(125) See DRIP, supra note 1, pmbl.

(126) See ANAYA, supra note 105, at 58. For further discussion of the principles developed in ILO Convention No. 169, see supra notes 111-123 and accompanying text.

(127) See DRIP, supra note 1, pmbl. For a review of the historical link between minority rights and self-determination, see supra Part I.B.

(128) See DRIP, supra note 1, pmbl.

(129) For a discussion of the difference between positive and negative rights in the constitutional setting, see David P. Currie, Positive and Negative Constitutional Rights, 53 U. CHI. L. REV. 864 (1986), which compares the German constitutional framework, based largely on positive rights, with the U.S. framework, based largely on negative rights.

(130) See DRIP, supra note 1, arts. 38, 41-46. Article 38 requires states, "in consultation and cooperation with indigenous peoples." to take "appropriate measures ... to achieve the ends" of the DRIP. Id. art. 38. In one sense, it is clearly implementation oriented, in that it explains how (i.e., in "cooperation") states should implement the DRIP. It may also be interpretation oriented--by calling on states to achieve the ends of the DRIP in cooperation with indigenous peoples, it could be read to suggest that the rights in the DRIP are not conferred unilaterally on indigenous peoples.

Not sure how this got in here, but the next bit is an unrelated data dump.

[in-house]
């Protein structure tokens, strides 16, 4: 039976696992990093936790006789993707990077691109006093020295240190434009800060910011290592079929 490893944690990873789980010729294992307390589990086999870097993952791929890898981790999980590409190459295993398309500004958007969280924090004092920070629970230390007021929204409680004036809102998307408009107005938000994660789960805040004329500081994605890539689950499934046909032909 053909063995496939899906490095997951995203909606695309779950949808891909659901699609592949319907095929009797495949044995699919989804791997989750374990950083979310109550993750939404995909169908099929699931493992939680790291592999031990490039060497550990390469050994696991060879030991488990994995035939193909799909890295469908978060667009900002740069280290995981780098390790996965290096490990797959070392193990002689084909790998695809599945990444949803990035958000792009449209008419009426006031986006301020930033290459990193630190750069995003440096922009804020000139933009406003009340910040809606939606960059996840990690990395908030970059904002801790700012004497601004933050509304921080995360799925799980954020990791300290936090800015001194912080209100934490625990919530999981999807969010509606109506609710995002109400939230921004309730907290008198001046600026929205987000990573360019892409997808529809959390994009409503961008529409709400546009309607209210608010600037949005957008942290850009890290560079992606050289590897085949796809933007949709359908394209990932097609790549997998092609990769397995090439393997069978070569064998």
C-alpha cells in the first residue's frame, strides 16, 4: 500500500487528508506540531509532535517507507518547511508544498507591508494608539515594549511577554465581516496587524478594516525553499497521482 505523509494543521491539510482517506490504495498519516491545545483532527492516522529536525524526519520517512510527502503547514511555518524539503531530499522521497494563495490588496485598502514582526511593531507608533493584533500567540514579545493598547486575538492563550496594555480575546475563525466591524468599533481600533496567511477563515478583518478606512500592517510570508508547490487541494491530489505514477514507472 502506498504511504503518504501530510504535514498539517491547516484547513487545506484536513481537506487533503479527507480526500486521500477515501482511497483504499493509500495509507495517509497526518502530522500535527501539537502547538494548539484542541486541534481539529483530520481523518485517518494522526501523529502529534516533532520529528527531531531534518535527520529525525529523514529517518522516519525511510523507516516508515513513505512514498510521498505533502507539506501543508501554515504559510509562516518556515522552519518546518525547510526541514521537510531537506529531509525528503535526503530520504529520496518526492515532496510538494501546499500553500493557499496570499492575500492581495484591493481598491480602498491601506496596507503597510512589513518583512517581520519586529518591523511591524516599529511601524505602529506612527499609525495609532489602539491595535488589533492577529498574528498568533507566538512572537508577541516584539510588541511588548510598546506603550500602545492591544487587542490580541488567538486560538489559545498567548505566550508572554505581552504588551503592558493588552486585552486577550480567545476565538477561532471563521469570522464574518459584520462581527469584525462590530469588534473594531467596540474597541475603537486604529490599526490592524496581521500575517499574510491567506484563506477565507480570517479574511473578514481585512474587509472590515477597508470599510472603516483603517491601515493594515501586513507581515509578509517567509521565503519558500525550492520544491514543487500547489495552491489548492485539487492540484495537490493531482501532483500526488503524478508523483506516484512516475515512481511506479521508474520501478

(131) Id. art. 46(1).

(132) Compare id. with Declaration on Friendly Relations, supra note 89, at 124.

(133) Compare ICCPR, supra note 28, art. 1, and ICESCR, supra note 29, art. 1, with DRIP, supra note 1, art. 1.

(134) DRIP, supra note 1, art. 1.

(135) Id. art. 2.

(136) See supra text accompanying notes 124-128.

(137) A suggested partnership between indigenous peoples and states is not necessarily apparent from the text of Article 3, nor is it implied by Article 46 standing alone. If Article 38 is considered an interpretation-oriented provision, see supra note 130, then perhaps the spirit of "cooperation" and "partnership" is implied in Article 3 self-determination. However, reading Article 3 by itself suggests a unilaterally conferred fight: "Indigenous peoples have the fight to ... freely determine their political status...." DRIP, supra note 1, art. 3 (emphasis added).

(138) See supra text accompanying note 63.

(139) See supra notes 77-78 and accompanying text.

(140) DRIP, supranote 1, art. 4.